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Set theoretically, we have that for any three sets, it holds that

$$X \subseteq Y \implies X \times Z \subseteq Y \times Z.$$

Categorially, we have that if $X$ and $Y$ are objects of a category and $f : X \rightarrow Y,$ then if the products $X \times Z$ and $Y \times Z$ exist, then there is a unique arrow $g : X \times Z \rightarrow Y \times Z$ making the relevant diagram commute.

This is probably a silly question, but if $f$ is monic, does it necessarily follow that $g$ is monic?

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3 Answers 3

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The diagram

$\begin{array}{c} X \times Z & \rightarrow & Y \times Z \\ \downarrow && \downarrow \\ X & \rightarrow & Y \end{array}$

is a pullback (see here). But pullbacks of monics are monic, by a simple diagram chase; just look long enough at the following diagram:

$\begin{array}{c} T & \rightrightarrows & X' & \rightarrow & Y' \\ &&\downarrow && \downarrow \\ && X & \hookrightarrow & Y \end{array}$

This also appears somewhere in Mac Lane's book.

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  • $\begingroup$ I like this! Maximal simplicity. $\endgroup$ Aug 31, 2013 at 10:18
  • $\begingroup$ Almost. Zhen has topped it. :) $\endgroup$ Aug 31, 2013 at 10:26
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Denote $p_X,p_Z$ the projections $X \times Z \to X, Z$ and $q_Y, q_Z$ the projections $Y \times Z \to Y,Z$. From the maps $ p_X f : X \times Z \to Y$ and $p_Z : X \times Z \to Z$ we get the induced map $g : X \times Z \to Y \times Z$, such that $p_X f = g q_Y$ and $p_Z = g q_Z$.

Suppose we have an arrow $h : W \to X \times Z$. $h$ is uniquely determined by its components $hp_X$ and $hp_Z$. Since $f$ is a monomorphism, $hp_X$ is uniquely determined by $hp_Xf$, so that $h$ is determined by $hp_Xf = hgq_Y$ and $hp_Z = hgq_Z$. Hence $h$ is determined by $hg$, which means that $g$ is also a monomorphism.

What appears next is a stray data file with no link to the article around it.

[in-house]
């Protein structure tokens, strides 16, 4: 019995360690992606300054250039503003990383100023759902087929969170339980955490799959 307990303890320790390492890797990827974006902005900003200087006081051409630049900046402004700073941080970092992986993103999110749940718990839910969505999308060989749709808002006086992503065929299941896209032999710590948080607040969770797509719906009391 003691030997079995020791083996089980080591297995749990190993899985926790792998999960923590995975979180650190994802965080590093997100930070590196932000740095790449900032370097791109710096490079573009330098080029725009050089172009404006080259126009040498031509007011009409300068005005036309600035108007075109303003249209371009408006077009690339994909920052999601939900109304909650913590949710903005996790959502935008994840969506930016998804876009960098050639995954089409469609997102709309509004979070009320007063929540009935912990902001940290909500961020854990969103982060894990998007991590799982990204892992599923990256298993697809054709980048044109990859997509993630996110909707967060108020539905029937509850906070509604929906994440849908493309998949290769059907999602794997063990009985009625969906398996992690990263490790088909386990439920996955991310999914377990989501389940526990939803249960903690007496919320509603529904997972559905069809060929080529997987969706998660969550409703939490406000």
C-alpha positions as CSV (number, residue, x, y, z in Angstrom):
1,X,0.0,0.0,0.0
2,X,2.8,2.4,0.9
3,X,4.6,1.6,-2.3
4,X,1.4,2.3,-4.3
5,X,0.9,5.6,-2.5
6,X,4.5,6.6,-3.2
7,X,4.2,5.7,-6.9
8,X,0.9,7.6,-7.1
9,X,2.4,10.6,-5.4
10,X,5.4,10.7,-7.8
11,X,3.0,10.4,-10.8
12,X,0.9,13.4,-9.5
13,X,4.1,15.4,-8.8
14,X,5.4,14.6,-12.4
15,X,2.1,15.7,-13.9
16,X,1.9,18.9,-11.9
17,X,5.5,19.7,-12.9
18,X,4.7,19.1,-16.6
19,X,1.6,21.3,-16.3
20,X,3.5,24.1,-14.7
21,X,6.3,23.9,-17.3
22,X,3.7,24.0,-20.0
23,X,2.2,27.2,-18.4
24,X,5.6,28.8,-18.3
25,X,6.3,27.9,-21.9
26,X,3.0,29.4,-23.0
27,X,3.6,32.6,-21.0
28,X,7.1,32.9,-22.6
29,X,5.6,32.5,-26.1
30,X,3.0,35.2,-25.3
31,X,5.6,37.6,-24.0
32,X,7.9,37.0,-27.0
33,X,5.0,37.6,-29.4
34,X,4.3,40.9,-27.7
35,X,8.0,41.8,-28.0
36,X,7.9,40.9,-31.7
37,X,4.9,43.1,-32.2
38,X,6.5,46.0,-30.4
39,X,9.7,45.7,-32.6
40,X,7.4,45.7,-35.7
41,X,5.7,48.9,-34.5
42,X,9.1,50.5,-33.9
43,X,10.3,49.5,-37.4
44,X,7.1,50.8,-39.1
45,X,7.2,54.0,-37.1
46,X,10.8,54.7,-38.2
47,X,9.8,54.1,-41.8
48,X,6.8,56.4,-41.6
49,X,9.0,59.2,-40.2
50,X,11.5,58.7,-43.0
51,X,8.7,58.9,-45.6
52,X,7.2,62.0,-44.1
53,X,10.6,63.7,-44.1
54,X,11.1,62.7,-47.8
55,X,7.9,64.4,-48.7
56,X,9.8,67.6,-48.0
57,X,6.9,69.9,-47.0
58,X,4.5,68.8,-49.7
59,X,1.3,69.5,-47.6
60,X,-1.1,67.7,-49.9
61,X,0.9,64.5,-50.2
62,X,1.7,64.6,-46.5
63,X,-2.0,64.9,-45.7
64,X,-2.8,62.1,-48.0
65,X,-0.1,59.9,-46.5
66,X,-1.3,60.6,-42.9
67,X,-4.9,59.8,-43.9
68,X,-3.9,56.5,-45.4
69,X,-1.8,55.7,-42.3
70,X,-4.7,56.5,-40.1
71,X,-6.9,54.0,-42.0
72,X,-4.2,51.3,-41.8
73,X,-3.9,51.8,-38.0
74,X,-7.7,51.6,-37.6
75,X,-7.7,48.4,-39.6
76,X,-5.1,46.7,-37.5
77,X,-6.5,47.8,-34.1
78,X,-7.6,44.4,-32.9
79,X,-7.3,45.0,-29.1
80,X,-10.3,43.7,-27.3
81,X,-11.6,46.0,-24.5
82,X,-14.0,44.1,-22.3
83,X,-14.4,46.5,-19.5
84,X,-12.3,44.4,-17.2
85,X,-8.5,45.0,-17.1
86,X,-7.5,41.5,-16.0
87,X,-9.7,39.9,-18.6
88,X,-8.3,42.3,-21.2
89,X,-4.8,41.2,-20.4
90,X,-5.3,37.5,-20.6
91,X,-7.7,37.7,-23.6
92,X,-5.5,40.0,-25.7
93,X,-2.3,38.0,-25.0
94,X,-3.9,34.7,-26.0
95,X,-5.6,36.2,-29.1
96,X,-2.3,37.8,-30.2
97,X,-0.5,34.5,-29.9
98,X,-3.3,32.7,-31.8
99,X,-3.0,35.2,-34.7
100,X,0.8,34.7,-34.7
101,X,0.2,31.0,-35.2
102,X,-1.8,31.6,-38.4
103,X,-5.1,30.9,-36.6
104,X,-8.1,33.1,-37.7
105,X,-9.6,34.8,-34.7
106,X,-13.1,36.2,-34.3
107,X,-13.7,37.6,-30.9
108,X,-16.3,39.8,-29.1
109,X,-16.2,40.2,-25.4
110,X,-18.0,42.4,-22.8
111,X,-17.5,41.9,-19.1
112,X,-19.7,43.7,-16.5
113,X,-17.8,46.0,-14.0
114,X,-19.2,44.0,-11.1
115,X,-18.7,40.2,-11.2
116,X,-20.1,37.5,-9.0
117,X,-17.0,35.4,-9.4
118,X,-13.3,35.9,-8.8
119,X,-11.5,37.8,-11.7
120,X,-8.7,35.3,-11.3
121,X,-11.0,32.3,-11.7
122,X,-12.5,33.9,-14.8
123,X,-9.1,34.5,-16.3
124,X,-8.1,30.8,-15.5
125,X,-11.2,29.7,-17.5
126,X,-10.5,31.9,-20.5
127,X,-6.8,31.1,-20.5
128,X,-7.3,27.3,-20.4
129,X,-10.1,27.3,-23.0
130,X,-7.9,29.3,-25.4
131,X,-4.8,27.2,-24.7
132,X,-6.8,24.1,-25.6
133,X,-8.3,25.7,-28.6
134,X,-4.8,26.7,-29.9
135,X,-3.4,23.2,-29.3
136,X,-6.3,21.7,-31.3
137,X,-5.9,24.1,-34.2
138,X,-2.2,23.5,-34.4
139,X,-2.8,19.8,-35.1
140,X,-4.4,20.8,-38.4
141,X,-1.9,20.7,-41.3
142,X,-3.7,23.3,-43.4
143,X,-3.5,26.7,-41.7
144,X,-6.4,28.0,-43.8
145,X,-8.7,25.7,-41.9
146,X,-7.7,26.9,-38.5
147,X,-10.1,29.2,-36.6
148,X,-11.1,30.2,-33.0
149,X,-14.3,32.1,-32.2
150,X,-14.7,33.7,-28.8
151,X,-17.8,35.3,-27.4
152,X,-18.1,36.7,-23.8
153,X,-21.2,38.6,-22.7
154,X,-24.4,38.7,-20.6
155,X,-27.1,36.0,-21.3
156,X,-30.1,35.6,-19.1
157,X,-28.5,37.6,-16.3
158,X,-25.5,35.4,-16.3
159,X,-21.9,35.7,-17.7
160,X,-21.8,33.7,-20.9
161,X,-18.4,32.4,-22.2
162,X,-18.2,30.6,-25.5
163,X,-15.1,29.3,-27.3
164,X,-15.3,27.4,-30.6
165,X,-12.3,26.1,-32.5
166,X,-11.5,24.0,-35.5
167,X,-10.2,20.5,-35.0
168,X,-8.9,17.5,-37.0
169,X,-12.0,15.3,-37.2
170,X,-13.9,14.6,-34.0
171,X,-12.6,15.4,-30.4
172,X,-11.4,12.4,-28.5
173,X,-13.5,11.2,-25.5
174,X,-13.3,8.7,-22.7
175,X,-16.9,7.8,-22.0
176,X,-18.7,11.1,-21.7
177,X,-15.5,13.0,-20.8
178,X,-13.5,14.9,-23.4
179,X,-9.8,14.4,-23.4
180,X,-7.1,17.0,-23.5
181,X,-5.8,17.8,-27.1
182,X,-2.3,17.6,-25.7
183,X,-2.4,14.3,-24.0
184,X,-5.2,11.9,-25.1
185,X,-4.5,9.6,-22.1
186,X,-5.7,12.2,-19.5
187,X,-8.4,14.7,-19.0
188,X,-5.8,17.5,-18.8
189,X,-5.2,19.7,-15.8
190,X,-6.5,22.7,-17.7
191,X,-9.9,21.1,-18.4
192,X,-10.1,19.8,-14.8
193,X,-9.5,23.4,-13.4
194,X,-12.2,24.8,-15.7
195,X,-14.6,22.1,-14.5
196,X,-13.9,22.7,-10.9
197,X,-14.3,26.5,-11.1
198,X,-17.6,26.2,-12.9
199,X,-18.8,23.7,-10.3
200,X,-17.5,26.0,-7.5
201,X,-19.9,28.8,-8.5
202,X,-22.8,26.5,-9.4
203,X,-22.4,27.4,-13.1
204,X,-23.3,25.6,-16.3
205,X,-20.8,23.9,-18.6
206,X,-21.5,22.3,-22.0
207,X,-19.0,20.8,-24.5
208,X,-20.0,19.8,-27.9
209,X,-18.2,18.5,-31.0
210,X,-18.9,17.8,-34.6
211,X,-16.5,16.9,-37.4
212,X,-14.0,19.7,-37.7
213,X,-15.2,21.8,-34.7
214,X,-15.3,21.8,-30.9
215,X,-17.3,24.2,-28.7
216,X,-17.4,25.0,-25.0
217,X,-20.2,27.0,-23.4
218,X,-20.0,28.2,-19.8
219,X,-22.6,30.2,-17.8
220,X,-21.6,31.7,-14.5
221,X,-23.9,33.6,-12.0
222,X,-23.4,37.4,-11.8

you can also argue that, under the identification $\hom(W,A \times B) \cong \hom(W,A) \times \hom(W,B)$, $g_* = f_* \times id_{\hom (W,Z)}$. Since $f_*$ is injective, so is $g_*$.

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  • $\begingroup$ You seem to use the postfix notation for composition? $\endgroup$ Aug 31, 2013 at 10:09
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The most conceptual answer is that the functor ${-} \times {-} : \mathcal{C} \times \mathcal{C} \to \mathcal{C}$ is a right adjoint, at least when $\mathcal{C}$ has all products. In particular it preserves monomorphisms, and it is easy to see that monomorphisms in $\mathcal{C} \times \mathcal{C}$ are precisely the componentwise monomorphisms.

When $\mathcal{C}$ does not have all products, this argument can still be made to work by embedding $\mathcal{C}$ in $[\mathcal{C}^\mathrm{op}, \mathbf{Set}]$: this preserves and reflects all limits, so in particular, products and monomorphisms.

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  • $\begingroup$ The diagonal embedding $\Delta : \mathcal{C} \to \mathcal{C} \times \mathcal{C}$ is the left adjoint. More generally, for any diagram $\mathcal{J}$, ${\varprojlim}_\mathcal{J} : [\mathcal{J}, \mathcal{C}] \to \mathcal{C}$ is the right adjoint of the embedding-of-constants $\Delta : \mathcal{C} \to [\mathcal{J}, \mathcal{C}]$. $\endgroup$
    – Zhen Lin
    Aug 31, 2013 at 10:25
  • $\begingroup$ ${-} \times Z$ is also a right adjoint; its left adjoint is the forgetful functor $\mathcal{C}_{/ Z} \to \mathcal{C}$. However it requires a little more effort to see that monomorphisms in $\mathcal{C}_{/ Z}$ are the same as in $\mathcal{C}$. $\endgroup$
    – Zhen Lin
    Aug 31, 2013 at 10:27

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